47. Wang, Z.; Lee, I.; Jeon, T. J.; Kim, S.M. Micro-/Nanofluidic device for tunable generation of a concentration gradient: Application to Caenorhabditis elegans chemotaxis. Anal. Bioanal. Chem. 2014, 406, 2679–2686. [Google Scholar] [CrossRef] [PubMed]
  48. Hu, L.; Ye, J.; Tan, H.; Ge, A.; Tang, L.; Feng, X.; Du, W.; Liu, B.F. Quantitative analysis of Caenorhabditis elegans chemotaxis using a microfluidic device. Anal. Chim. Acta 2015, 887, 155–162. [Google Scholar] [CrossRef] [PubMed]
  49. McCormick, K.E.; Gaertner, B.E.; Sottile, M.; Phillips, P.C.; Lockery, S.R. Microfluidic devices for analysis of spatial orientation behaviors in semi-restrained Caenorhabditis elegans. PLoS ONE 2011, 6, e25710. [Google Scholar] [CrossRef] [PubMed]
  50. Wang, X.; Tang, L.; Xia, Y.; Hu, L.; Feng, X.; Du, W.; Liu, B.F. Stress response of Caenorhabditis elegans induced by space crowding in a micro-column array chip. Integr. Biol. 2013, 5, 728–737. [Google Scholar] [CrossRef] [PubMed]
  51. Wang, W.; Xu, Z.J.; Wu, Y.Q.; Qin, L.W.; Li, Z.Y.; Wu, Z.X. Off-Response in ASH neurons evoked by CuSO4 requires the TRP channel OSM-9 in Caenorhabditis elegans. Biochem. Biophys. Res. Commun. 2015, 461, 463–468. [Google Scholar] [CrossRef] [PubMed]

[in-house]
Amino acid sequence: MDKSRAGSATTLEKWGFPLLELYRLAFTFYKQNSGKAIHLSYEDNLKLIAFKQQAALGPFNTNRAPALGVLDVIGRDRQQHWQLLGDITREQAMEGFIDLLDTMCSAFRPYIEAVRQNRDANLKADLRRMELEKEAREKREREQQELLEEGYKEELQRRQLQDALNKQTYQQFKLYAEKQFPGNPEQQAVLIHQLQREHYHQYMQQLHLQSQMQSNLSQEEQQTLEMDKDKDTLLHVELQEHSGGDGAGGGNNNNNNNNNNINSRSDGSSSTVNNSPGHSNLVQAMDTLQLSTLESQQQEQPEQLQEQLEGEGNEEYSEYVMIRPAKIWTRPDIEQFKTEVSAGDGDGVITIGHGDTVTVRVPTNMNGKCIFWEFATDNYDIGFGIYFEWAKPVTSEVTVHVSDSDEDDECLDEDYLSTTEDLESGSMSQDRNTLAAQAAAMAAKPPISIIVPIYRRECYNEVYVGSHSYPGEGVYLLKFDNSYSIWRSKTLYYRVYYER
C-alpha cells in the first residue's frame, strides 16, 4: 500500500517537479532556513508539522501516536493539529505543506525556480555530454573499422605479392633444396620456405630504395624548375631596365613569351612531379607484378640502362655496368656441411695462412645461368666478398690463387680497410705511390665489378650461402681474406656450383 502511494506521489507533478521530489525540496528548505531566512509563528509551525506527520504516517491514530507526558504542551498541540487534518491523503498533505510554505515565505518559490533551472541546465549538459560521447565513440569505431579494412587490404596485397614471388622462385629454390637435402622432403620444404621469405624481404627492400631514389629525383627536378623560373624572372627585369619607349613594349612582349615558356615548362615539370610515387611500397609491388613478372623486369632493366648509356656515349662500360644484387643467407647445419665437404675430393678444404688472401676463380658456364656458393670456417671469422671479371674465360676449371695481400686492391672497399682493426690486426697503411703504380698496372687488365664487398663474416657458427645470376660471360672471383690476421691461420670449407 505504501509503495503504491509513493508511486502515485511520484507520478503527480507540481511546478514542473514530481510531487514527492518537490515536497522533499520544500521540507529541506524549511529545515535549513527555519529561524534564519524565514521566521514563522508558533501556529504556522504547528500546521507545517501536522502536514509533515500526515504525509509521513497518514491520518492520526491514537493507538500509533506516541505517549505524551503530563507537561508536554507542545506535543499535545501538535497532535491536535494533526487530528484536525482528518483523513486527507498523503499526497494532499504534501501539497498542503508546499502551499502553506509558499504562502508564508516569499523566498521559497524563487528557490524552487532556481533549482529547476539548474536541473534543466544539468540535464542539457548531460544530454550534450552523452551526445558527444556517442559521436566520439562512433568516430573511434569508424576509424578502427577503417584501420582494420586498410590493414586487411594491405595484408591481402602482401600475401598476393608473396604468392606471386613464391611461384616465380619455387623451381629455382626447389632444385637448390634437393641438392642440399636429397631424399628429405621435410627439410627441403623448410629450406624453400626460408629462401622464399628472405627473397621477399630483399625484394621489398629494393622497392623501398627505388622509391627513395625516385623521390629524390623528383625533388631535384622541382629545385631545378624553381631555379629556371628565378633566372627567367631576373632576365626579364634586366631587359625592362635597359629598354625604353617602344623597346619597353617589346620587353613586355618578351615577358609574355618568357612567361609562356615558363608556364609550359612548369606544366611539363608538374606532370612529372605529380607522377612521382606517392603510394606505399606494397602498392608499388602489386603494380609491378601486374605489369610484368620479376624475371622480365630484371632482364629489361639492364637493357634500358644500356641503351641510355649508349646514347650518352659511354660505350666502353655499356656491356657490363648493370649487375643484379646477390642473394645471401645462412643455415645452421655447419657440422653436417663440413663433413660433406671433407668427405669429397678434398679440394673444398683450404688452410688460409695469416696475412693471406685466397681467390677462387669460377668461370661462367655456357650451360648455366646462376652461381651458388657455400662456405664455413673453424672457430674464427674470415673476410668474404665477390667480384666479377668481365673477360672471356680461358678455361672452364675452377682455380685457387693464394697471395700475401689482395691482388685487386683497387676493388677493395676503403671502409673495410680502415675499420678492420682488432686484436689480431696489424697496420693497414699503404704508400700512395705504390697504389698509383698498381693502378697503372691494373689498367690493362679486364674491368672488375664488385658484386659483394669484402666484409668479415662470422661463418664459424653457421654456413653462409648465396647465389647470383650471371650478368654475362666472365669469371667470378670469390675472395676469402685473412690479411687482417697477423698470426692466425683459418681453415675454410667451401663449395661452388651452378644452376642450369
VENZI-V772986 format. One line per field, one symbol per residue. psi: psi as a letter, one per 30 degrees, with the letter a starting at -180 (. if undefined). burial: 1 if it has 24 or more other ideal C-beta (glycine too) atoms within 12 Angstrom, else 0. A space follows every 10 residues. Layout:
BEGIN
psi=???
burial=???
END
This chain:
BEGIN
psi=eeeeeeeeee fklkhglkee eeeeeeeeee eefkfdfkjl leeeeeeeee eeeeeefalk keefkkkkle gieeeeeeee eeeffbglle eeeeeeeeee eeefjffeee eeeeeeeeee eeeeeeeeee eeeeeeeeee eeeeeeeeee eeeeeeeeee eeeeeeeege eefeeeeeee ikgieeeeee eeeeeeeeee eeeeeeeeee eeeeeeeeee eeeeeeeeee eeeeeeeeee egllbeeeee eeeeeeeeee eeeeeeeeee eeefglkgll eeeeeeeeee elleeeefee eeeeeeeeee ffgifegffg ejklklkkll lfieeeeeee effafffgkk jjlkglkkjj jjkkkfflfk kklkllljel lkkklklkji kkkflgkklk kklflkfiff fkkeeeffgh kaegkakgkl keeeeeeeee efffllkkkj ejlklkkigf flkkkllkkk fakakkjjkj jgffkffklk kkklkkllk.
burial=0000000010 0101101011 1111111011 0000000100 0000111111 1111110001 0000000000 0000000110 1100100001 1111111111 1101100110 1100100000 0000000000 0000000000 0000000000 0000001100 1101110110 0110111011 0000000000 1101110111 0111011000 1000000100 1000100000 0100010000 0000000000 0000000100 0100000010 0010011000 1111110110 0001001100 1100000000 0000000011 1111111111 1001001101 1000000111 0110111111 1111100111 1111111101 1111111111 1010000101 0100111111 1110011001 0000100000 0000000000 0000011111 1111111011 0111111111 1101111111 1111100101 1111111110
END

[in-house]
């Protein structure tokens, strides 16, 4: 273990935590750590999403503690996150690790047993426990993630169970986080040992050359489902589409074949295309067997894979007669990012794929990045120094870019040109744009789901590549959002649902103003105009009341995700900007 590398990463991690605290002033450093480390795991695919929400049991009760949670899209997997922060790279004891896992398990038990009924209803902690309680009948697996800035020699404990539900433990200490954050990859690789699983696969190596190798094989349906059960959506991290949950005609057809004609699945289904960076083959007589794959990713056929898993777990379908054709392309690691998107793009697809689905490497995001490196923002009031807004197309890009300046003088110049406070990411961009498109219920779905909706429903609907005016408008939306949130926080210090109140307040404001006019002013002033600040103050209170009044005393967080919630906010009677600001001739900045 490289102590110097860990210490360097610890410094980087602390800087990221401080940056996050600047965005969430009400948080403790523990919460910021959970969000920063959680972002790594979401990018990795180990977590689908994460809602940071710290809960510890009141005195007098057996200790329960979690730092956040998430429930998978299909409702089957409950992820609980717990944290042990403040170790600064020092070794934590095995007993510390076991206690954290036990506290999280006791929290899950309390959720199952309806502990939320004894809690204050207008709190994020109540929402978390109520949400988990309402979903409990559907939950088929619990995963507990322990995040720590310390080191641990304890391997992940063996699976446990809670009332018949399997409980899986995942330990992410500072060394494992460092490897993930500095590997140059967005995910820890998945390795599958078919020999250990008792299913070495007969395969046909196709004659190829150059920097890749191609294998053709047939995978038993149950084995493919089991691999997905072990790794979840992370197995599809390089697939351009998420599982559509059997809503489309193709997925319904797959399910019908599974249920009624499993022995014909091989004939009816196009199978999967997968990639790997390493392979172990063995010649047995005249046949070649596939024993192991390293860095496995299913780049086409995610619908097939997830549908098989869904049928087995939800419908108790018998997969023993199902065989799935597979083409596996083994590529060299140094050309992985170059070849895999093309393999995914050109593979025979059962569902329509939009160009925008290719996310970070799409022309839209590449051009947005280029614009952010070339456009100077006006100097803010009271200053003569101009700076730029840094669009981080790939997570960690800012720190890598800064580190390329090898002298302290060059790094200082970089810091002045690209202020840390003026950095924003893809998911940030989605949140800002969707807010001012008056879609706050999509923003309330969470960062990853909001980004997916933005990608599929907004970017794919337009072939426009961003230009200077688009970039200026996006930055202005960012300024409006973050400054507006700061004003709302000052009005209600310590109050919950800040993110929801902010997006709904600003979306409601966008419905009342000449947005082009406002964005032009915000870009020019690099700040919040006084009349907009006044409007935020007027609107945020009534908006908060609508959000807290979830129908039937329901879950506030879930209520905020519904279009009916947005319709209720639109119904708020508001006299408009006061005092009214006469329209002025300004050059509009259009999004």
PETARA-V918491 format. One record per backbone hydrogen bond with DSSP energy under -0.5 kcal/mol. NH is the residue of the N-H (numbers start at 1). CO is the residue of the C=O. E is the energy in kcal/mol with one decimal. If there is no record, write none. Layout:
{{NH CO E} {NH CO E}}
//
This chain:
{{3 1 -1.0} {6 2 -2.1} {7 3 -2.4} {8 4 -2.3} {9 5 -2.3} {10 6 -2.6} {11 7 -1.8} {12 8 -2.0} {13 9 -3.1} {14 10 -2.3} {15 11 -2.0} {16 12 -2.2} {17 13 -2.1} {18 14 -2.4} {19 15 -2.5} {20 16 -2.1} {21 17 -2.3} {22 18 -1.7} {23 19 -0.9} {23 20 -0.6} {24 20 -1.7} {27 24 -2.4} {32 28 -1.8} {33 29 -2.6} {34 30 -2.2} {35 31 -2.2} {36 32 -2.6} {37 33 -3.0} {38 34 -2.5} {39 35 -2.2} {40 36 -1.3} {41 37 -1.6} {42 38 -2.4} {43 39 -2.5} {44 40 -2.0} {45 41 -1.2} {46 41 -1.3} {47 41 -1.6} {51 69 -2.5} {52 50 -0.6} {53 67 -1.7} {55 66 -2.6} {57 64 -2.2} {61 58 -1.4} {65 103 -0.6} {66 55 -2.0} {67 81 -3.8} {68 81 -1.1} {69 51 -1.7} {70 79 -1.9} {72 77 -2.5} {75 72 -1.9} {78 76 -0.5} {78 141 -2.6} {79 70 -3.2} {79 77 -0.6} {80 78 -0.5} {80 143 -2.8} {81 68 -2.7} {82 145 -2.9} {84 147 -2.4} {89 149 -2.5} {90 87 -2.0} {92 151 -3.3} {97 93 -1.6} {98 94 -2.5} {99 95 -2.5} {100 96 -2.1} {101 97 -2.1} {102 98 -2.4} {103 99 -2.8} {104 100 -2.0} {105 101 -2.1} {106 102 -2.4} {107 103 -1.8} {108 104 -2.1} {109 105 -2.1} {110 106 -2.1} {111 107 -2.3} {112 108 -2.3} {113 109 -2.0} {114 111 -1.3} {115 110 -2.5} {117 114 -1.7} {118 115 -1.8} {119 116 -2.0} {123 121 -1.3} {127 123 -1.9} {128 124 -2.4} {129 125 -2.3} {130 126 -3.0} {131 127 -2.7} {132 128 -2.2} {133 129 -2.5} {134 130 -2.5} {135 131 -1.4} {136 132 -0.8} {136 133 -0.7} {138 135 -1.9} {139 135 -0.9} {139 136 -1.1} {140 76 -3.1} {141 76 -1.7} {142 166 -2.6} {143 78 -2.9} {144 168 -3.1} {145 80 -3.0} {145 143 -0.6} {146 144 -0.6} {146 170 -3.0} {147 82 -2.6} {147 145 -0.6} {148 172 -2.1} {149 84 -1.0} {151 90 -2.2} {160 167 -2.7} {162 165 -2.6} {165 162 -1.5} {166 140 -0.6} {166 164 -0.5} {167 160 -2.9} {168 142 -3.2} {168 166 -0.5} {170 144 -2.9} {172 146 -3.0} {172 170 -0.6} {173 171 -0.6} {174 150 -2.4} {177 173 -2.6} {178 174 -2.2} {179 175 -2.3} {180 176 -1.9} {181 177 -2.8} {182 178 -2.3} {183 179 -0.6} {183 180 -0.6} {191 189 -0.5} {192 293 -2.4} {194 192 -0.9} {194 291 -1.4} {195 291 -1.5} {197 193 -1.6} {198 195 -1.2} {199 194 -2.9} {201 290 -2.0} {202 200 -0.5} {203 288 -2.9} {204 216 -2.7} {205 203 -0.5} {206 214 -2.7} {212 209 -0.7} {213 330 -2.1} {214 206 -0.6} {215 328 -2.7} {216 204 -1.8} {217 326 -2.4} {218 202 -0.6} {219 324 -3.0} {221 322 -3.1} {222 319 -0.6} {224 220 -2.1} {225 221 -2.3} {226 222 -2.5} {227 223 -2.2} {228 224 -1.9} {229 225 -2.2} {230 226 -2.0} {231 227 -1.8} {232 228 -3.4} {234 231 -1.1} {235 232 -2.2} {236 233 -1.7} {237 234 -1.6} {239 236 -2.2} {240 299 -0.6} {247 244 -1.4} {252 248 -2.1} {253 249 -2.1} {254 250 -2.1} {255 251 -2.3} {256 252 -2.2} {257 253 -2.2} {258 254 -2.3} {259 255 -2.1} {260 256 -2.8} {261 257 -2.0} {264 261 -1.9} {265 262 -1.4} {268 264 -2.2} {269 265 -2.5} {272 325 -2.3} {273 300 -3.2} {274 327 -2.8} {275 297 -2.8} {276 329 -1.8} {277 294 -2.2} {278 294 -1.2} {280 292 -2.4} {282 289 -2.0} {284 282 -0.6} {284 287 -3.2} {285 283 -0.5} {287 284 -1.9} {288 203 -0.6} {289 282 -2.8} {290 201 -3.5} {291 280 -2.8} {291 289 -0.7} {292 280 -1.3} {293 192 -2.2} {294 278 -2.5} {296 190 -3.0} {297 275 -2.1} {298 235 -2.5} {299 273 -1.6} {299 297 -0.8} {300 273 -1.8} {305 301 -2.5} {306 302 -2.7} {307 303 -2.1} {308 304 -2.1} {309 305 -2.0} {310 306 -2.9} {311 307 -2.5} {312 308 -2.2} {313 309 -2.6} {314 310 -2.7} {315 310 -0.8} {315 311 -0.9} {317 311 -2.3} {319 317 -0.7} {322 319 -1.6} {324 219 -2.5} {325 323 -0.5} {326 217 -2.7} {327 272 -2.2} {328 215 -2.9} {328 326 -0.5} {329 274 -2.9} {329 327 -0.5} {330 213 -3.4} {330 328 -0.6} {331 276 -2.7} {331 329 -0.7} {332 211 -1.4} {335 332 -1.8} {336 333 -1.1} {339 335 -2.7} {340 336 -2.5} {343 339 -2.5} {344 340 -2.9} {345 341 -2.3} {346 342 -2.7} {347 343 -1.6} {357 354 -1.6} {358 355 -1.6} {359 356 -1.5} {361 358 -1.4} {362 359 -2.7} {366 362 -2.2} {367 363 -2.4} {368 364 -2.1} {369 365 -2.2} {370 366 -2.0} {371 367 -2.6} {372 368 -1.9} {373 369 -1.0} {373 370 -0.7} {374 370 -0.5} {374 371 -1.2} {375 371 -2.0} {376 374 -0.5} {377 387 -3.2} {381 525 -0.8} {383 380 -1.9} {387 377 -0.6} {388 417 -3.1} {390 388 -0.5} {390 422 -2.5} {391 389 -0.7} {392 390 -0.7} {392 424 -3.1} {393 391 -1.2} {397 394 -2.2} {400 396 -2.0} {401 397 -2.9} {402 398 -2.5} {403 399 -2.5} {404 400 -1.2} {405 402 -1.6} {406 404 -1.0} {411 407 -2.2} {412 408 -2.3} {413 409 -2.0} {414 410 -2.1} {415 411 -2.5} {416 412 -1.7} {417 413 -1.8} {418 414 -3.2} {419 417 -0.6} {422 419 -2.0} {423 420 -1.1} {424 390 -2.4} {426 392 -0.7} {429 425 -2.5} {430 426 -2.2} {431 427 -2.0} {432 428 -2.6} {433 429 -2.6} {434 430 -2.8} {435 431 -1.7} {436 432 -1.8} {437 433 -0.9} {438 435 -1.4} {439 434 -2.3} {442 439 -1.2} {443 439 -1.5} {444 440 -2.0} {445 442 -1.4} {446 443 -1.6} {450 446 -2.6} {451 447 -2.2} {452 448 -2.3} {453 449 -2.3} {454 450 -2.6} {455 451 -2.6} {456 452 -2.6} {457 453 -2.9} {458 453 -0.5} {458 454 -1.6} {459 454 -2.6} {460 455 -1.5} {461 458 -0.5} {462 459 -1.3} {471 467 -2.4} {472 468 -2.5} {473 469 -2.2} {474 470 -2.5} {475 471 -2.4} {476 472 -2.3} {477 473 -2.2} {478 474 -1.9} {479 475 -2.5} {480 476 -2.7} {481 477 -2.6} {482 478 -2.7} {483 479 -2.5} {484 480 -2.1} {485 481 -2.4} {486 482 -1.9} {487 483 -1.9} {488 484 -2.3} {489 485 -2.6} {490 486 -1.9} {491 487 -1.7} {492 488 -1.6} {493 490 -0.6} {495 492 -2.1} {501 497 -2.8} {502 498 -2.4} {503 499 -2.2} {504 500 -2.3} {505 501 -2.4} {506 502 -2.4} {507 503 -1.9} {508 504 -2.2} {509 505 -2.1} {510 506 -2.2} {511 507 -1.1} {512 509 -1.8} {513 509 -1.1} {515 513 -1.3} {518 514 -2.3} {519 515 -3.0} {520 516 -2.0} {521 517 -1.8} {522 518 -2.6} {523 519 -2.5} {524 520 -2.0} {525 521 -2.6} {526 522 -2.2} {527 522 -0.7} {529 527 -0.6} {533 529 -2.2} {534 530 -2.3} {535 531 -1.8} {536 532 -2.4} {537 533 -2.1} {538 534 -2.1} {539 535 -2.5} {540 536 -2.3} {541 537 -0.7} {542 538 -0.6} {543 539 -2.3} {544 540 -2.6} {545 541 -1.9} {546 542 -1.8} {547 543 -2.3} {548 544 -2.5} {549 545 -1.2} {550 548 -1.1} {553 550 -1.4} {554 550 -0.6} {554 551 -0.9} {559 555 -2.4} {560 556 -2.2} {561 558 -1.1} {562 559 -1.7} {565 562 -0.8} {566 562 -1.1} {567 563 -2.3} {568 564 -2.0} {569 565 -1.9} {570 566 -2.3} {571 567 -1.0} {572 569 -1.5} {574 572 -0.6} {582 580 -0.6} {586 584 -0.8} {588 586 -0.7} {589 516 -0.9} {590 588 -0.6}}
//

52. Margie, O.; Palmer, C.; Chin-Sang, I. C. elegans chemotaxis assay. J. Vis. Exp. 2013, 74, e50069. [Google Scholar] [PubMed]
  53. Hwang, H.; Barnes, D.E.; Matsunaga, Y.; Benian, G.M.; Ono, S.; Lu, H. Muscle contraction phenotypic analysis enabled by optogenetics reveals functional relationships of sarcomere components in Caenorhabditis elegans. Sci. Rep. 2016, 6, 19900. [Google Scholar] [CrossRef] [PubMed]
  54. Sonnhammer, E.L.; Durbin, R. Analysis of protein domains families in Caenorhabditis elegans. Genomics 1997, 46, 200–216. [Google Scholar] [CrossRef] [PubMed]
  55. Ralf Baumeister, L.G. The worm in us—Caenorhabditis elegans as a model of human disease. Trends Biotechnol. 2002, 40, 147–148. [Google Scholar] [CrossRef]
  56. Carr, J.A.; Parashar, A.; Gisbon, R.; Robertson, A.P.; Martin, R.J.; Pandey, S. A microfluidic platform for high-sensitivity, real-time drug screening on C. elegans and parasitic nematodes. Lab Chip 2011, 11, 2385–2396. [Google Scholar] [CrossRef] [PubMed]